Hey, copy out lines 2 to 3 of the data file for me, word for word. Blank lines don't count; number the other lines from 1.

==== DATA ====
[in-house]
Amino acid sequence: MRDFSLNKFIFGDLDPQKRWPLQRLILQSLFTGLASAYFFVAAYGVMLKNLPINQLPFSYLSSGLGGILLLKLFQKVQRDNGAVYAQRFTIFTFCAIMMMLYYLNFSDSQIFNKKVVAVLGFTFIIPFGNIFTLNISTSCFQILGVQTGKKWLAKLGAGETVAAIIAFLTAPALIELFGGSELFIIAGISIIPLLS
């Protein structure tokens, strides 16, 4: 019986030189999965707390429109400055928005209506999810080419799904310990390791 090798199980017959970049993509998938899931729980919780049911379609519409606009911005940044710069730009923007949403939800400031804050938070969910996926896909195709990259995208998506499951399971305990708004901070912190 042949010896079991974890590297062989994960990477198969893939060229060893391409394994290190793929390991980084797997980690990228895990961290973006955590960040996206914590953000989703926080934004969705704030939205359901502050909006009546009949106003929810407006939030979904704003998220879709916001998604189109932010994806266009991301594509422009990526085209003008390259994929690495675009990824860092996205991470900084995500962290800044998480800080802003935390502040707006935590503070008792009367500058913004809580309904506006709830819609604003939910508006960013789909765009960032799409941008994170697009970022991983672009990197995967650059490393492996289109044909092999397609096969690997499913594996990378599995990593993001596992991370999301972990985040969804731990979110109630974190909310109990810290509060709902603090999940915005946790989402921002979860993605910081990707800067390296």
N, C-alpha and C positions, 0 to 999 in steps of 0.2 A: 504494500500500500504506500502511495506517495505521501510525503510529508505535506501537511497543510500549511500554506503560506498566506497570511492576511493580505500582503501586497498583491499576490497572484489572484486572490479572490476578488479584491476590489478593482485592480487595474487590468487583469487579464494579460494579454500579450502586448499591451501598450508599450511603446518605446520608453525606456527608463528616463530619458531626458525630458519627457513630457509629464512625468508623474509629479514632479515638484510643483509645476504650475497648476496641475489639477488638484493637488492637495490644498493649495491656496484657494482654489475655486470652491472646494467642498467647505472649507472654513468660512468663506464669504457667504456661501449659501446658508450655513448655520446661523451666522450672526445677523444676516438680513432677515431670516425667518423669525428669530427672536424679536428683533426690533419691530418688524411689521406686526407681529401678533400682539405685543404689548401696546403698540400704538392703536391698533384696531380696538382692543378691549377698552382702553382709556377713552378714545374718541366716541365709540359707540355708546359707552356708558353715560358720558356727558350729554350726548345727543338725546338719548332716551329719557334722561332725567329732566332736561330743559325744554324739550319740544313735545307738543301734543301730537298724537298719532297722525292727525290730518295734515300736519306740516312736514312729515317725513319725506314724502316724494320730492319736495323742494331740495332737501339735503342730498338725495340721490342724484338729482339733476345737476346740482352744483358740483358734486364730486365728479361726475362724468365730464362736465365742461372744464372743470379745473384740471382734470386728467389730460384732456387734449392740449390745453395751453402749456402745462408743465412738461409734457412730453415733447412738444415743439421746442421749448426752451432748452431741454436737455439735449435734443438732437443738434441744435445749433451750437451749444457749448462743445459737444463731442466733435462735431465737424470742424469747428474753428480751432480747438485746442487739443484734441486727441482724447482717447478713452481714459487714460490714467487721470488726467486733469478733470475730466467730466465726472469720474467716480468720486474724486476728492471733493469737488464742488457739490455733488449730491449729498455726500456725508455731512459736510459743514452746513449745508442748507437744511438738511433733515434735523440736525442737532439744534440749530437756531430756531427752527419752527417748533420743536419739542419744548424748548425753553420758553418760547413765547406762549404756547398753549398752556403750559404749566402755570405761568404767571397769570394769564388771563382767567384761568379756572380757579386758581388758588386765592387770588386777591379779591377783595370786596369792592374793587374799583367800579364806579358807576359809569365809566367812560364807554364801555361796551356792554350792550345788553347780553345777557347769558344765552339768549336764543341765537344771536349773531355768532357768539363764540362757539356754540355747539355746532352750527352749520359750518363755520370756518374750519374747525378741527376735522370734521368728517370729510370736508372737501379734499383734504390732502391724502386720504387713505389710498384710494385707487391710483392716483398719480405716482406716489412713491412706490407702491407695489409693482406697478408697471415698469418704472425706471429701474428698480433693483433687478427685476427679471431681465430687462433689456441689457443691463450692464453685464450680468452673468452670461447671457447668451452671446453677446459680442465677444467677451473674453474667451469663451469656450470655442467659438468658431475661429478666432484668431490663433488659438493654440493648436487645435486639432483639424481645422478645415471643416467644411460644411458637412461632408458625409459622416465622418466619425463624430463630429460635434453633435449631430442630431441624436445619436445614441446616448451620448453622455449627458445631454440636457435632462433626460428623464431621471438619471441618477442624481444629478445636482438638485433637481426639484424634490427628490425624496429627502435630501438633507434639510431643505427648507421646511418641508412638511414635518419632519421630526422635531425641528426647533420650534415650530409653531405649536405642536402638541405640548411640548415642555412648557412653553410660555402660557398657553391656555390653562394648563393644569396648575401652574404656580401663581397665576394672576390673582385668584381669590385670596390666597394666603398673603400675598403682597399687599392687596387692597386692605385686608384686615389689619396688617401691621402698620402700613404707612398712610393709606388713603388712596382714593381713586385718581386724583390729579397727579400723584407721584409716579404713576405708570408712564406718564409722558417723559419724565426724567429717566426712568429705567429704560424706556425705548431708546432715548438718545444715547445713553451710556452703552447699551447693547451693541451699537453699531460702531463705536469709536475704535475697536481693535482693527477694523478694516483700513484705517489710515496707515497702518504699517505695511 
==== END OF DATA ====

Amino acid sequence: MRDFSLNKFIFGDLDPQKRWPLQRLILQSLFTGLASAYFFVAAYGVMLKNLPINQLPFSYLSSGLGGILLLKLFQKVQRDNGAVYAQRFTIFTFCAIMMMLYYLNFSDSQIFNKKVVAVLGFTFIIPFGNIFTLNISTSCFQILGVQTGKKWLAKLGAGETVAAIIAFLTAPALIELFGGSELFIIAGISIIPLLS
């Protein structure tokens, strides 16, 4: 019986030189999965707390429109400055928005209506999810080419799904310990390791 090798199980017959970049993509998938899931729980919780049911379609519409606009911005940044710069730009923007949403939800400031804050938070969910996926896909195709990259995208998506499951399971305990708004901070912190 042949010896079991974890590297062989994960990477198969893939060229060893391409394994290190793929390991980084797997980690990228895990961290973006955590960040996206914590953000989703926080934004969705704030939205359901502050909006009546009949106003929810407006939030979904704003998220879709916001998604189109932010994806266009991301594509422009990526085209003008390259994929690495675009990824860092996205991470900084995500962290800044998480800080802003935390502040707006935590503070008792009367500058913004809580309904506006709830819609604003939910508006960013789909765009960032799409941008994170697009970022991983672009990197995967650059490393492996289109044909092999397609096969690997499913594996990378599995990593993001596992991370999301972990985040969804731990979110109630974190909310109990810290509060709902603090999940915005946790989402921002979860993605910081990707800067390296």